No man of good sense would ascribe unlimited virtue to any human institution, least of all to an institution as necessary and practical as the law. And yet the law does have its points. Large sections of it are nothing but ordinary commonsense - crystallized common sense, as the lawyers of a more complacent era were wont to say. These sections of the law made a great appeal to Chief Justice Begbie. As a judge, he dealt with fundamentals, not refinements. His decisions were based on broad general principles, not on thorny technical points.
But when I say this, let me make myself clear. When a lawyer wants to say something nice about a judge, and he finds it difficult, without doing violence to his conscience, he will invariably play some variation of this ancient theme: "Judge So-and-So might not know much law, but he is a man of sturdy commonsense." When a layman hears words such as these, he may take it that the judge to whom reference is being made is not a judge of the first, or even of the second, order.
He is a judge of the order of the politician to whom Dr. Johnson referred as one who filled out a chair adequately. When I said that the commonsense of the law made a great appeal to Chief Justice Begbie, I did not mean to put him into this category. So much nonsense has been written about his legal attainments that I want to make myself absolutely clear on this point. My reading of his reported judgments has convinced me that he was a man of some stature as a lawyer. He had delved into the books to some depth. His commonsense was underpinned by an adequate acquaintance with the law.
All writing, as Joseph Conrad contended, is a form of spiritual autobiography. This statement is particularly true of the judgments of a judge. The man always stands behind the pen of the judge. If you would know a judge, read his judgments. In his written pages, he can find no hiding place. He stands revealed for what he is - a giant, or a dwarf, or a man of ordinary size.
Chief Justice Begbie stands revealed in his judgments. Let me, therefore, discuss a half-a-dozen of them. I do not intend to refer to any case that bristles with difficult legal points.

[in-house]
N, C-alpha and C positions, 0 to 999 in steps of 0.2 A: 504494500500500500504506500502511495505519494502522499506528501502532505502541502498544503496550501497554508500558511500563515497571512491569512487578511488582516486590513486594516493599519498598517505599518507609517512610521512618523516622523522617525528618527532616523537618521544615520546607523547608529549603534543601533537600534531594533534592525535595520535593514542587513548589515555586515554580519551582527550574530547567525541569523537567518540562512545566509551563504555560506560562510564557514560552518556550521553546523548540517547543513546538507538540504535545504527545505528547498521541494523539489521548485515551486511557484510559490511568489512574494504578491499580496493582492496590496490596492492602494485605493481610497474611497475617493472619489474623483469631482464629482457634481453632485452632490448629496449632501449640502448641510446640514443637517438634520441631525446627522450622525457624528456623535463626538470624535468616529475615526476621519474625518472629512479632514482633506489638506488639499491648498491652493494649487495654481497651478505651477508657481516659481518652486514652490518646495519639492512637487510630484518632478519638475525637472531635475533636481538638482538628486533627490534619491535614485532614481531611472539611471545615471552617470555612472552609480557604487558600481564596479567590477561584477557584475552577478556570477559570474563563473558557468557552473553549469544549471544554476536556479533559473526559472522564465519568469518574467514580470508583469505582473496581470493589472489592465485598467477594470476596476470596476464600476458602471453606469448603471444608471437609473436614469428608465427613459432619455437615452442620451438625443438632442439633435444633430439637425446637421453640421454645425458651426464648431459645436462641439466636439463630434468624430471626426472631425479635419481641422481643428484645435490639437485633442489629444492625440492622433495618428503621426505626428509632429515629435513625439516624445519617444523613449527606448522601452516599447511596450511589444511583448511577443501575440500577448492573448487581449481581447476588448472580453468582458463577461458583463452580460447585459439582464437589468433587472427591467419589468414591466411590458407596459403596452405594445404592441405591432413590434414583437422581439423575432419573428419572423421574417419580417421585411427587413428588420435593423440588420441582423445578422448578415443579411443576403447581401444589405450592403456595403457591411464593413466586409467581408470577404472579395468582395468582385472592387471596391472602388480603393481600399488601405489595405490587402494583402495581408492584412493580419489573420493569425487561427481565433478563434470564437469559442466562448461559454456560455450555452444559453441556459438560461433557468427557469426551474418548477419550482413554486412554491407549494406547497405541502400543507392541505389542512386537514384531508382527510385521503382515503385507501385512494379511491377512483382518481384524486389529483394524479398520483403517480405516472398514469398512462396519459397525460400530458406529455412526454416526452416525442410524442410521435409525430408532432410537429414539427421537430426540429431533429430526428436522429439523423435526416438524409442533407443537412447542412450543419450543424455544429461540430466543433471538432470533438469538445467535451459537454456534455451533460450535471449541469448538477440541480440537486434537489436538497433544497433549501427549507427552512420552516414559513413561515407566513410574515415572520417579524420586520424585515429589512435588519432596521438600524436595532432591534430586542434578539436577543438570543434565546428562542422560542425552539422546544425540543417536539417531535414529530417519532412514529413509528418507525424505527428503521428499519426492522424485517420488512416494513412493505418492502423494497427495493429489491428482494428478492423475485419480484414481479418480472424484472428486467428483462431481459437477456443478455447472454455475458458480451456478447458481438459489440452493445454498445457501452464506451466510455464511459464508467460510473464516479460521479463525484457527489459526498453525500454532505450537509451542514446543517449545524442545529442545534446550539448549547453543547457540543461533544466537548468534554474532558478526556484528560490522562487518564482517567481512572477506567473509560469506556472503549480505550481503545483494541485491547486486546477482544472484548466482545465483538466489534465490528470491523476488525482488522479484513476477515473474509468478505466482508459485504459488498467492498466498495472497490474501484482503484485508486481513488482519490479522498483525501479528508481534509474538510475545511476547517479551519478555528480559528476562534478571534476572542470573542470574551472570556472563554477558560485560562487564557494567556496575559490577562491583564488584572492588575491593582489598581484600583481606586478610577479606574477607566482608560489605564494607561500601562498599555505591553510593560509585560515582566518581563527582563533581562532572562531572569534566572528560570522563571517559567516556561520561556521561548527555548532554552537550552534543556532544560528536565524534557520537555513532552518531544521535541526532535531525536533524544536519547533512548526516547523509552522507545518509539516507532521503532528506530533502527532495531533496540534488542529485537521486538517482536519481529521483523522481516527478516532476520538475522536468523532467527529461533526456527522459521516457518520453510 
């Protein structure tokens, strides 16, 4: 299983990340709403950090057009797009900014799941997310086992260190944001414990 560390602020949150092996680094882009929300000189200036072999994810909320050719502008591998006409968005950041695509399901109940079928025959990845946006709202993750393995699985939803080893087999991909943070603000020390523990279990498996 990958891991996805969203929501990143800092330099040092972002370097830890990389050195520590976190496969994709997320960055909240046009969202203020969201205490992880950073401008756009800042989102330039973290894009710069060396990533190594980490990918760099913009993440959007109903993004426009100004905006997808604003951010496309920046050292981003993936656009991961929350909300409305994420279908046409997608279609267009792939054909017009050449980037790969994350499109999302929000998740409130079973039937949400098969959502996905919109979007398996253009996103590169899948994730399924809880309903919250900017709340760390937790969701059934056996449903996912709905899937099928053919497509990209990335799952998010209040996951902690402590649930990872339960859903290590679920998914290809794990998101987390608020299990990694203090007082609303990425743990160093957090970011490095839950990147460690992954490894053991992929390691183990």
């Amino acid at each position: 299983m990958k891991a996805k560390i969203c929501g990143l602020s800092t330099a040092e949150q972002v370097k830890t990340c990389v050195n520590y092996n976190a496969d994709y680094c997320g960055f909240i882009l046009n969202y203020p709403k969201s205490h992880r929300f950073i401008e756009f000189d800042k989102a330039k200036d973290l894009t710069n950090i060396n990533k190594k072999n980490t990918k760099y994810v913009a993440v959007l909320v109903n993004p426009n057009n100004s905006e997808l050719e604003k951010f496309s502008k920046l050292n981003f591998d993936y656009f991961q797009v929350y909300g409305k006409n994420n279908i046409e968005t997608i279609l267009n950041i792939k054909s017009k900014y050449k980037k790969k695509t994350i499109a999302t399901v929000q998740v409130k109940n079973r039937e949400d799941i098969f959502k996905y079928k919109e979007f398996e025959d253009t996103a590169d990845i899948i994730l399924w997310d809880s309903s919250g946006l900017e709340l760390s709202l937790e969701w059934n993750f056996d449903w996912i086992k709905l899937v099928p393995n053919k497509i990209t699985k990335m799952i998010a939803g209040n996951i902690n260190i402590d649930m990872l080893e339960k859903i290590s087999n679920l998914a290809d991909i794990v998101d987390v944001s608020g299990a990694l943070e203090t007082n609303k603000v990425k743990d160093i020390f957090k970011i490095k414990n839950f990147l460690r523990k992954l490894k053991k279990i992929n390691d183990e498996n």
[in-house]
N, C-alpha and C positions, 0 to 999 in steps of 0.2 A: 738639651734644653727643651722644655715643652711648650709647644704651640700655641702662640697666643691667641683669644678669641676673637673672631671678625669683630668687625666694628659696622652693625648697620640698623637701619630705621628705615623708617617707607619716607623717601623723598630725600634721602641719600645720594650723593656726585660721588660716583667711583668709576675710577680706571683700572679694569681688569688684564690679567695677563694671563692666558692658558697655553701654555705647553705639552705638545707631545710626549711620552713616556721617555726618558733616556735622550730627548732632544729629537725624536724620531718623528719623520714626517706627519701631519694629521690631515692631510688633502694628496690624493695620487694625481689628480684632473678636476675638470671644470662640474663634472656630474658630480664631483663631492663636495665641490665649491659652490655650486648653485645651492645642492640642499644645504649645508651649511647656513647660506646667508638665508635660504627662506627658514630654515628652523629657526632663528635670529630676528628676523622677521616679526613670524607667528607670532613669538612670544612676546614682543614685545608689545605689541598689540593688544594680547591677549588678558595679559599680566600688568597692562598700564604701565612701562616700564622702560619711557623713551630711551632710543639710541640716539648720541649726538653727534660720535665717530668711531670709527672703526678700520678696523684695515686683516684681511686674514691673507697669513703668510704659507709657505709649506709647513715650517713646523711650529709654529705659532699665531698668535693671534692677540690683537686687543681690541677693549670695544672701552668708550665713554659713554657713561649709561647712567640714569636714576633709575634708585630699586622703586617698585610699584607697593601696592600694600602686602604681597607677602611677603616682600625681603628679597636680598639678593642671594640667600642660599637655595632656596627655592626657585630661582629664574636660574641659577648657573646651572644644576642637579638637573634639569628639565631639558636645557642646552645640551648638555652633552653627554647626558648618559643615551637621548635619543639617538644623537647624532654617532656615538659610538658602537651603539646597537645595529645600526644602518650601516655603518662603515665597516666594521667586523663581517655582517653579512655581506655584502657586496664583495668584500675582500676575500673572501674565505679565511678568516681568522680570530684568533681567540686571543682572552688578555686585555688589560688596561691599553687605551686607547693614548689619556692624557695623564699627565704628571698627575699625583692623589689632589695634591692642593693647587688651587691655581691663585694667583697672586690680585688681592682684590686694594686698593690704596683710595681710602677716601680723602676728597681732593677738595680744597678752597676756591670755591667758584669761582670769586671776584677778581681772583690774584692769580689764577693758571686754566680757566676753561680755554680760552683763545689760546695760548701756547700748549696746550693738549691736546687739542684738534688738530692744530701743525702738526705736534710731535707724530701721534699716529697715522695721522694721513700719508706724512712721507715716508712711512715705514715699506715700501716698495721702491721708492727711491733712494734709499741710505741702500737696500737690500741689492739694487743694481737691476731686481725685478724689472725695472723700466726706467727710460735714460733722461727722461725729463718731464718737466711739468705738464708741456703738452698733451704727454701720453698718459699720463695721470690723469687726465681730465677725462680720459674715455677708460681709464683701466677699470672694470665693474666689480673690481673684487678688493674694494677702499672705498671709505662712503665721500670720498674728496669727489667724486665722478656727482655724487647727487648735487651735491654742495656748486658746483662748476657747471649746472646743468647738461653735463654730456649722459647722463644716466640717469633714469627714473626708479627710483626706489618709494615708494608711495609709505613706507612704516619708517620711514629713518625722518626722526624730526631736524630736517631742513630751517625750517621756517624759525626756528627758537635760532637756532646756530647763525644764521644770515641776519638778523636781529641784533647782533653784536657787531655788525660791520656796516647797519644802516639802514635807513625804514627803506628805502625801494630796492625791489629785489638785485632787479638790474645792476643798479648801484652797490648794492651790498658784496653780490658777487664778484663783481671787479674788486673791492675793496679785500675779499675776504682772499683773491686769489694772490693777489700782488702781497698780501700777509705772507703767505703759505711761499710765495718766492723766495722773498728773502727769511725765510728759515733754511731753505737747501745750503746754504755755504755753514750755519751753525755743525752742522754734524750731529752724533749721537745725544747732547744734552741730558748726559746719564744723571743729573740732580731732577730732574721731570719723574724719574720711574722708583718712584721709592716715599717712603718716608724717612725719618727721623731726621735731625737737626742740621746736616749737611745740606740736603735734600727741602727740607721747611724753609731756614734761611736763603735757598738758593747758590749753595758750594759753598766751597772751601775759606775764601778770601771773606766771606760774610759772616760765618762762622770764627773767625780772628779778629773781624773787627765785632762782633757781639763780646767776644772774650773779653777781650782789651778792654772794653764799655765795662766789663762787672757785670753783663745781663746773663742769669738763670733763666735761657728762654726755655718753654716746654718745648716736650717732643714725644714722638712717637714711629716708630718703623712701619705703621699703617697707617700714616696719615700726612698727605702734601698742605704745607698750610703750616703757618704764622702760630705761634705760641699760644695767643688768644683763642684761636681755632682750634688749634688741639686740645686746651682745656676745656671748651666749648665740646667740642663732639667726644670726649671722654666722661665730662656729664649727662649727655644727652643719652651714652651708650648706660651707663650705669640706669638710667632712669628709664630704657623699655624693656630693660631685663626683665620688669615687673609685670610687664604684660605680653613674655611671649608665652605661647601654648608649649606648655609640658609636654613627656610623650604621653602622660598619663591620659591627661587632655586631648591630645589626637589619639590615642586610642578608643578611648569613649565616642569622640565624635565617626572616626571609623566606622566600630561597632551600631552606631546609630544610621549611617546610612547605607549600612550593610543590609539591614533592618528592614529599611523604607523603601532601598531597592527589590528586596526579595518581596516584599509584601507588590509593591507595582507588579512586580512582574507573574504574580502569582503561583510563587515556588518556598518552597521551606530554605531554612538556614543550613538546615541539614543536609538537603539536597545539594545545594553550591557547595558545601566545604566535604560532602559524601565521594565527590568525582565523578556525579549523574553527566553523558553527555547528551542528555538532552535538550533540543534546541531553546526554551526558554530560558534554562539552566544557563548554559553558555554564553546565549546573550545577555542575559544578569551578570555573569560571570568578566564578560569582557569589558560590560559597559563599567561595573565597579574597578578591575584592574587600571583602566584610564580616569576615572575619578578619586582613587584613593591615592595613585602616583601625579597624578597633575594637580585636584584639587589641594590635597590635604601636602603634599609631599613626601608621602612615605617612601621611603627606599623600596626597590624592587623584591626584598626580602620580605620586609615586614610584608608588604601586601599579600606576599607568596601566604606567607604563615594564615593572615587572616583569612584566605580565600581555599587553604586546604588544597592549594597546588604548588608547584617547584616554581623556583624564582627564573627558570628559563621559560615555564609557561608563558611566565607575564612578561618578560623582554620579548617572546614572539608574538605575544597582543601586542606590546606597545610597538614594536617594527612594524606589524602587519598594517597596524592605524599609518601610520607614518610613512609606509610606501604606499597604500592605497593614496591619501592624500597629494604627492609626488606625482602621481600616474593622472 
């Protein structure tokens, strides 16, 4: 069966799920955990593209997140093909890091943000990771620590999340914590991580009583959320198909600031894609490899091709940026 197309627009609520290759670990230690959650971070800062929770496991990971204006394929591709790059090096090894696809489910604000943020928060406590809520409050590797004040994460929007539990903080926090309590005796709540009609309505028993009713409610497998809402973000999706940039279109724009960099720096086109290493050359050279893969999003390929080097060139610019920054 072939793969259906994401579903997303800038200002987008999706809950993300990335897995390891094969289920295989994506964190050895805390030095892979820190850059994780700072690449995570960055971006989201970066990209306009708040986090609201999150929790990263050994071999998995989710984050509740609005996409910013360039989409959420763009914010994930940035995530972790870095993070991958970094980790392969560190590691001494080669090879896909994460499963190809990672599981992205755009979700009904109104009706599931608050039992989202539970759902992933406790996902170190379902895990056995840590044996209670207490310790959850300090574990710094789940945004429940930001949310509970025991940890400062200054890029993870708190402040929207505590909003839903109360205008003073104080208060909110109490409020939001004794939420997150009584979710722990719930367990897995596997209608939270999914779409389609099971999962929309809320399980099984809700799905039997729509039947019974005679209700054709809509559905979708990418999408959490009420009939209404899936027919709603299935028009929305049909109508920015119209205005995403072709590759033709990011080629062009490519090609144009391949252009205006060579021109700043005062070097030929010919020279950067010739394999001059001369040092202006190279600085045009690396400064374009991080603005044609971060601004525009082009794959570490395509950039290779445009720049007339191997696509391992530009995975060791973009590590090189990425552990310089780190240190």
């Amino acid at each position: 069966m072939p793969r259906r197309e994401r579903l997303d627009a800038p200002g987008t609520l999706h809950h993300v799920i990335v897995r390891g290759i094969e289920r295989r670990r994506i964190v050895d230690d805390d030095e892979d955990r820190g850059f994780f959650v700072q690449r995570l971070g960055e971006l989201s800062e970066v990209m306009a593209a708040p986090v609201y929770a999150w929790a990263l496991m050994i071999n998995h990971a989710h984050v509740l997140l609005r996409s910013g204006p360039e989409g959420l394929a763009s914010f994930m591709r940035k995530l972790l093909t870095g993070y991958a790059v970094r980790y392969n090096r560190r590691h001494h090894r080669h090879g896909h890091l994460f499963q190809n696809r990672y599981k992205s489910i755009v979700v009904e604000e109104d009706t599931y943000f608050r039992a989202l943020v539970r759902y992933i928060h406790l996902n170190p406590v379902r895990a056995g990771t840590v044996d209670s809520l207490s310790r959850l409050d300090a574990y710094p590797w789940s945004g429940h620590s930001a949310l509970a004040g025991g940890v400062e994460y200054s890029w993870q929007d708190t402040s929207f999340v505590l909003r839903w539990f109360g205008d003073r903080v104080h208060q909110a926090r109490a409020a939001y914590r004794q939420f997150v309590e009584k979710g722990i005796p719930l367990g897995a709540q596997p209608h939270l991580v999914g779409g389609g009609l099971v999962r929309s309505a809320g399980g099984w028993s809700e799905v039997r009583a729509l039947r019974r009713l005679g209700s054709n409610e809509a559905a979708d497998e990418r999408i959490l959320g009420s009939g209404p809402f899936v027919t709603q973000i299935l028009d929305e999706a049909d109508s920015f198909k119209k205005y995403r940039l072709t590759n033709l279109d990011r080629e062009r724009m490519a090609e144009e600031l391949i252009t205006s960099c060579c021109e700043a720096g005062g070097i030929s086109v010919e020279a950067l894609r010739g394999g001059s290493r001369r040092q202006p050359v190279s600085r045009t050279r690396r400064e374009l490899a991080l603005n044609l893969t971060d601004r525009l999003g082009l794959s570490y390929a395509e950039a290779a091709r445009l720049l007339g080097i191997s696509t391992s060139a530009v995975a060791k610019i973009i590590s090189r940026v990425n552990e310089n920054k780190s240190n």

Here is the first case. A child was dismissed from school by her teacher. Her father sought an order of the court compelling the teacher to re-instate the child. The legal point decided by the court was this: "Mandamus does not lie to force a teacher, against his judgment formed bona fide and on reasonable grounds, to keep a pupil at his school, but the Court will, if necessary, compel him to hold a proper inquiry." This decision recognizes that people cannot rush to the court with their every problem. There are areas in human relations into which the court must not trespass. In delivering his judgment, Chief Justice Begbie said these words: "If the teacher does not give satisfaction to the trustees, they will relieve her of her duties. If the trustees do not give satisfaction to their constituents they will in their turn be removed. Speaking generally, if the teacher behaves unjustifiably to a pupil or the trustees to a teacher, the remedy is, I think, in damages. The Court will not interfere by mandamus to compel a teacher against his real opinion to retain any particular pupil or the trustees to retain any particular teacher whom they have grounds for disapproving and do disapprove any more than it will compel examiners to pass any particular candidate with whose attainments they are really dissatisfied. To interfere as prayed would be to destroy all discipline." 
Here is case No. 2. In 1888, in Victoria, a Chinese sought a license to do business as a pawnbroker. The City Council issued an order that no paw broking licenses were to be issued to Chinese. The matter was taken to court. It was argued for the City that the business of pawnbroking was not a suitable business for Chinese. Chief Justice Begbie said, in effect, to the Corporation of Victoria, "Give the man his license."
"It is not uninteresting to note," he wrote in his judgment, "the uniformity with which the same events result from the same principles, although in very different parts of the world. Victoria does not possess a monopoly of race jealousy. In the French colony of Cayenne, the Town Council recently handicapped the superior capacities of the Chinaman by imposing on merchants of that empire an extra tax of $300 per annum, deeming it also expedient to handicap English and German traders by a surtax of $200 on them. But on an appeal to the Courts at Paris, all these impositions were declared null on the very same principles as those on which the Courts (here) insisted ... viz., as being infringements at once of personal liberty, and of the equality of all men before the law, and also negation of international rights." 
Please remember that these words, which have a modern ring, were spoken in a British Columbia Court in 1888.